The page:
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Israelis in Golan Seek Normal Life on Edge of Syrian Conflict


FILE - Smoke and explosions from the fighting between forces loyal to Syrian President Bashar Assad and rebels rise in the village of Jubata al-Khashab as seen from the Israeli-controlled Golan Heights.

Israel’s defense minister says life in the Israeli-occupied Golan Heights is proceeding normally after a week of above-average spillover incidents from the Syrian civil war next door.

Israeli media have reported that stray shells and gunfire hit the Israeli-controlled side of the Golan at least 16 times during the last week of June. They said the fire originated from battles involving Syrian government forces and rebels in the Quneitra region, on the Syrian-controlled side of the plateau.

Israel’s military struck back at the sources of the errant fire, which it said did not cause any damage or casualties in Israeli-held territory. Israel has retaliated for several similar incidents in recent years.

Speaking to members of his nationalist Yisrael Beytenu party on Monday, Israeli Defense Minister Avigdor Lieberman said he had just returned from a visit to the Golan and found that Israelis there are enjoying “quiet” and “security.” The Times of Israel quoted Lieberman as saying that Israeli farmers in the region were continuing to plow their fields, while tourists were braving the hot weather.

Israel captured part of the Golan from Syria in the 1967 Middle East War and later annexed it in a move not internationally recognized.

Rebel neighbors

Israeli farmer Erez Zukerman, who lives in the community of Merom Golan and works as a local tour guide, is accustomed to operating meters away from territory controlled by Syrian Islamist rebel groups.

“These are our neighbors – we don’t like to say good or bad neighbors, we like to say stable or unstable,” said Zukerman, who gave VOA’s Persian service a tour of the Israeli side of the Israeli-Syrian cease-fire line in the Golan, three weeks before the latest spillovers from the conflict.

From a hilltop overlooking Quneitra, the jeep tour, streamed live on Periscope, proceeded to a former Syrian military headquarters captured by Israeli forces in 1967. The derelict building, covered in Israeli graffiti, sits on the northern edge of a U.N.-established demilitarized zone within Israeli-controlled territory.

After exchanging greetings with a young Israeli soldier resting outside the building, the 25-year-old guide drove the jeep into the DMZ, a trapezoid-shaped area consisting mainly of Israeli farmland adjacent to Quneitra, a town abandoned by Syria after the 1967 war.

“Look how closely we farm next to Syria,” said Zukerman, as he pointed to vineyards and other cultivated fields leading up to a 3-meter-high fence about 200 meters away.

He also said Israeli soldiers largely have ignored the DMZ by patrolling the farmland in recent years, to protect against rebel groups who seized parts of Quneitra despite its location in a U.N.-designated “Area of Separation” or buffer zone under U.N. observation.

At the southern edge of the DMZ, the situation was calm enough to exit the jeep and walk to within 30 meters of the Quneitra crossing – the only concrete post along the cease-fire line. Just ahead of an Israeli checkpoint at the crossing, big yellow signs in Hebrew, Arabic and English warned of “mortal danger” to anyone who tries to pass the fence.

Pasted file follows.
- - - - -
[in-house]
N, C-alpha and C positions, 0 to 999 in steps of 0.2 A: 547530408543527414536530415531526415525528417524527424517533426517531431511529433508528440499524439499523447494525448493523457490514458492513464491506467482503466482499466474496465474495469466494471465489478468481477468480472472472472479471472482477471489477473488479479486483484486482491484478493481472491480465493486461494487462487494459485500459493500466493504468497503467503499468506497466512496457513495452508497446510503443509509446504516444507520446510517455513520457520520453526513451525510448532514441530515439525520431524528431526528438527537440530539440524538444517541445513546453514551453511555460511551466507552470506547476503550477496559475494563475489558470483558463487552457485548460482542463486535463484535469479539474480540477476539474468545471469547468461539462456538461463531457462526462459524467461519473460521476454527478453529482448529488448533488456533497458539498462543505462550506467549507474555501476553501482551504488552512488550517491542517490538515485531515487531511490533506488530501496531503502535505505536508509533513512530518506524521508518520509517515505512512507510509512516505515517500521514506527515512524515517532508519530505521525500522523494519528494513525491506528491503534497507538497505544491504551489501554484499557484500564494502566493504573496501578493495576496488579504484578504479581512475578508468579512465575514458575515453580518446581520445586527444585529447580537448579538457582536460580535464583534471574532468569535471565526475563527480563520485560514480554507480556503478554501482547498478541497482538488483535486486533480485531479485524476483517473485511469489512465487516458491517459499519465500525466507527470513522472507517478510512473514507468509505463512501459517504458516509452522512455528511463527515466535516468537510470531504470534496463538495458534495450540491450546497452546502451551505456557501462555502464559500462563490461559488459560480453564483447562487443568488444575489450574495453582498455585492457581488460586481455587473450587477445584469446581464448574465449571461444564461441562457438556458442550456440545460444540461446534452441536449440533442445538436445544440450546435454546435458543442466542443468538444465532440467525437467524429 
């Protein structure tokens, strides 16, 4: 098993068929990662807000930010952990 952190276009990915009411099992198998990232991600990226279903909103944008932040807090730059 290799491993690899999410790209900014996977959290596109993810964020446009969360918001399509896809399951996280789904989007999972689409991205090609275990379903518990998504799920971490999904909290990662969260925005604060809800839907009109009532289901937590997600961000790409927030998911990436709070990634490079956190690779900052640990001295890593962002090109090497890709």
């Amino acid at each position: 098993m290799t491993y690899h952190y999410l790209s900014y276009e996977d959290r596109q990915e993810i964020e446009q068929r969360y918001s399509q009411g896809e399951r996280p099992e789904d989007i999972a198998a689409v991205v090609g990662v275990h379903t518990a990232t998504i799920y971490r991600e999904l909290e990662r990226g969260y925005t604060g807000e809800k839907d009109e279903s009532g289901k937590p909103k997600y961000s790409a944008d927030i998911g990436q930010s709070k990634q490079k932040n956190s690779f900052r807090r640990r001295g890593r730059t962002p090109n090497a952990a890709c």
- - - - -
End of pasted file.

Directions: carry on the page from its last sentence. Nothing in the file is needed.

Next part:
“About a mile that way, you’ve got groups like al-Qaida,” Zukerman said. “They have AK-47's, artillery. But we have tanks, jet fighters and attack drones, so they’re not going to do anything.”

Threat perception

Zukerman also said Israeli troops do not necessarily open fire when people approach the cease-fire fence from the Syrian-controlled side.

“If somebody gets close, we might not shoot, because it could be a civilian seeking medical aid from Israel,” he said. “So we would send out a patrol unit with a medic, in case you have got to help them.”

About 100 meters from the Quneitra crossing is Camp Ziouani, the main base of the U.N. Disengagement Observer Force, or UNDOF, in the Israeli-controlled side of the Golan.

Guarding an entrance to the camp was an officer from Fiji, the biggest contributor to the UNDOF mission. He told VOA Persian that the situation had been quiet for most of the 10 months that he had been deployed there.

“So far, we have seen clashes between groups in Syria, and sometimes we see Israeli military exercises and deployments, but I have not come across face-to-face fighting,” the Fijian officer said. “I can say it is a bit safe now.”

In a sign that many Israelis also consider the Golan to be relatively safe, dozens of adults and children gathered to swim at a centuries-old, Ottoman-era spring – the jeep tour’s final stop, around 800 meters from Camp Ziouani. The Ein Mokesh spring is surrounded by a minefield, but Israeli troops had cleared a dirt path to the site from a nearby road, enabling it to become a popular local attraction.

Tourism is one of the biggest industries in the Israeli-controlled Golan, which is home to guest houses, nature parks, archaeological sites, a winery and a ski resort.

In a bid to preserve that industry, Defense Minister Lieberman used his public remarks on Monday to urge Israelis to visit the Golan. He also warned armed groups in Syria that Israel would be “very angry” if they disturb the quiet on the Israeli side, while reiterating Israel’s position that it does not want to become involved in the Syrian conflict.

This report was produced in collaboration with VOA’s Persian service.

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